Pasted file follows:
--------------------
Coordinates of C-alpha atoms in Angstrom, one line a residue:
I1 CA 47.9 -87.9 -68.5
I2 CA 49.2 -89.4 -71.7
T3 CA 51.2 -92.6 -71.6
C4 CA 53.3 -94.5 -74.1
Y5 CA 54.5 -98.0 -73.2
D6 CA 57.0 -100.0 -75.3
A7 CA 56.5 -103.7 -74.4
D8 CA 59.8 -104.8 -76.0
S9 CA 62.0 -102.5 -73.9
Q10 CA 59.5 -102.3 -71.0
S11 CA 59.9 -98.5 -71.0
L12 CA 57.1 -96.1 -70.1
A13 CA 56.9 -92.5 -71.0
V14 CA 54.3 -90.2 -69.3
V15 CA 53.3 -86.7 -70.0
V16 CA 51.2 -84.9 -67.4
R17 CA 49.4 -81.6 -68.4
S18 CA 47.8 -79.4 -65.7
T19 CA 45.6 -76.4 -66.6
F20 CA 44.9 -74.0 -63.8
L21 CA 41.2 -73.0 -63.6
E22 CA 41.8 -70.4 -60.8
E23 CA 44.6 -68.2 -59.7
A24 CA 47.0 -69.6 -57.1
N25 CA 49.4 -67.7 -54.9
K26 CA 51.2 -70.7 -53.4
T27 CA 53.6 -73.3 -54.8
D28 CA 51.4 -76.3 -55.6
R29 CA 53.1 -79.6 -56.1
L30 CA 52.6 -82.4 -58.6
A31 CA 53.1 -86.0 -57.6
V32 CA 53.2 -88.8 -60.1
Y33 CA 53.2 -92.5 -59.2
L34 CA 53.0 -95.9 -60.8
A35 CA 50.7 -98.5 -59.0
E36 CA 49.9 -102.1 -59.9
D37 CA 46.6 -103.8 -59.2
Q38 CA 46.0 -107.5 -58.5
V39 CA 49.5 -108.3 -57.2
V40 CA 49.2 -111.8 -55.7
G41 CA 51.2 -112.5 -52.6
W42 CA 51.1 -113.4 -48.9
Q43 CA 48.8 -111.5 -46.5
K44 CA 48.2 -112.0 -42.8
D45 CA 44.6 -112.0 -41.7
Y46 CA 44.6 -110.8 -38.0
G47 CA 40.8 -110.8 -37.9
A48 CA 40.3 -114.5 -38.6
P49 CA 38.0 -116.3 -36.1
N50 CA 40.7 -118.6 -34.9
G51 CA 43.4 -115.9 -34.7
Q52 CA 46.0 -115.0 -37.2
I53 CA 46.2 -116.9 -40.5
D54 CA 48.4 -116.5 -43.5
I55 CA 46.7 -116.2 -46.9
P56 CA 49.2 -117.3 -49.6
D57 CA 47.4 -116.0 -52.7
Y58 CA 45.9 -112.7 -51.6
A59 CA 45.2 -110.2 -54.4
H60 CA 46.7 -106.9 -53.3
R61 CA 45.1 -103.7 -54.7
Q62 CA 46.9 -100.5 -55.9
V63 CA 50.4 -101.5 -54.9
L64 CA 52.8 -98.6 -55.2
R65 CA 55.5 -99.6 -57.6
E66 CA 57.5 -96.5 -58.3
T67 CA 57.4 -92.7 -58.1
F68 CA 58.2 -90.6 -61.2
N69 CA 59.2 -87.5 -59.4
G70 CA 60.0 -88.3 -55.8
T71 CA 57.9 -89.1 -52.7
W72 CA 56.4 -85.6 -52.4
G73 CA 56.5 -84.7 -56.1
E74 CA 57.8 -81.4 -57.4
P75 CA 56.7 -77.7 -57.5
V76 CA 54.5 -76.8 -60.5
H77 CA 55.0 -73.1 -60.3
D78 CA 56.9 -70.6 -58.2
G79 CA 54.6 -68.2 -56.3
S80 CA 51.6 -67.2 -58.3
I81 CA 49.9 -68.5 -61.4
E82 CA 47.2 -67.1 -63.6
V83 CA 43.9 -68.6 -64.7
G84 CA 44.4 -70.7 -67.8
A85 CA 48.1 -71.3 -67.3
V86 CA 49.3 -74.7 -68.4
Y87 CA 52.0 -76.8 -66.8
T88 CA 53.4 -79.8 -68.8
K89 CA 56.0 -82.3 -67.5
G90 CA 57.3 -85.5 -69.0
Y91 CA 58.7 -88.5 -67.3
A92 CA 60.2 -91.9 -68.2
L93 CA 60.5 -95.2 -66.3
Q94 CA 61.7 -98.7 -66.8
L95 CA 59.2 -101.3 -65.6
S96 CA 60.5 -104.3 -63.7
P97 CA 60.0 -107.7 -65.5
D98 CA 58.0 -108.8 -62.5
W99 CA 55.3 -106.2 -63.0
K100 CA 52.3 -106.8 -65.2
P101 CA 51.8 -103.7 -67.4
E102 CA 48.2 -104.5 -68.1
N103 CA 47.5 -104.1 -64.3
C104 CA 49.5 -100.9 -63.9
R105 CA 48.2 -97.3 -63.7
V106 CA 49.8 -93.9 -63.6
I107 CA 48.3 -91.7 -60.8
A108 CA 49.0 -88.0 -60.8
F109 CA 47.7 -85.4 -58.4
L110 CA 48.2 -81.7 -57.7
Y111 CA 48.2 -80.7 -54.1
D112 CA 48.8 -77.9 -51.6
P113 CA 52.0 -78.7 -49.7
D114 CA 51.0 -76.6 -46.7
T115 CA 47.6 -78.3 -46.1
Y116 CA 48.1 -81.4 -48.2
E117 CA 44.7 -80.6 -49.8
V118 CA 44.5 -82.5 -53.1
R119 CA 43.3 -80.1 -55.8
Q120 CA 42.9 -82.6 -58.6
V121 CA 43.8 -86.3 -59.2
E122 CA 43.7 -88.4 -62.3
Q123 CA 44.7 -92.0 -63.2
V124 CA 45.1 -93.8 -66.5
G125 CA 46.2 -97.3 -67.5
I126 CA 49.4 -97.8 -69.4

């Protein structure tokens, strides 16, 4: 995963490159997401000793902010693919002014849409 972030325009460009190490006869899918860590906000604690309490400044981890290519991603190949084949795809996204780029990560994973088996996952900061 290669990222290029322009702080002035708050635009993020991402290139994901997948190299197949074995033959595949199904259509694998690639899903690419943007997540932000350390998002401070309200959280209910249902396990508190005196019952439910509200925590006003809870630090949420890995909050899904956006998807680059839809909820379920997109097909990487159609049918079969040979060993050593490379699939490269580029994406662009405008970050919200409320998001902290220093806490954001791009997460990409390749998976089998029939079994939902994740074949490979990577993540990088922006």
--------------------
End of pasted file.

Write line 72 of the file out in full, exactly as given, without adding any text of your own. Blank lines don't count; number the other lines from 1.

T71 CA 57.9 -89.1 -52.7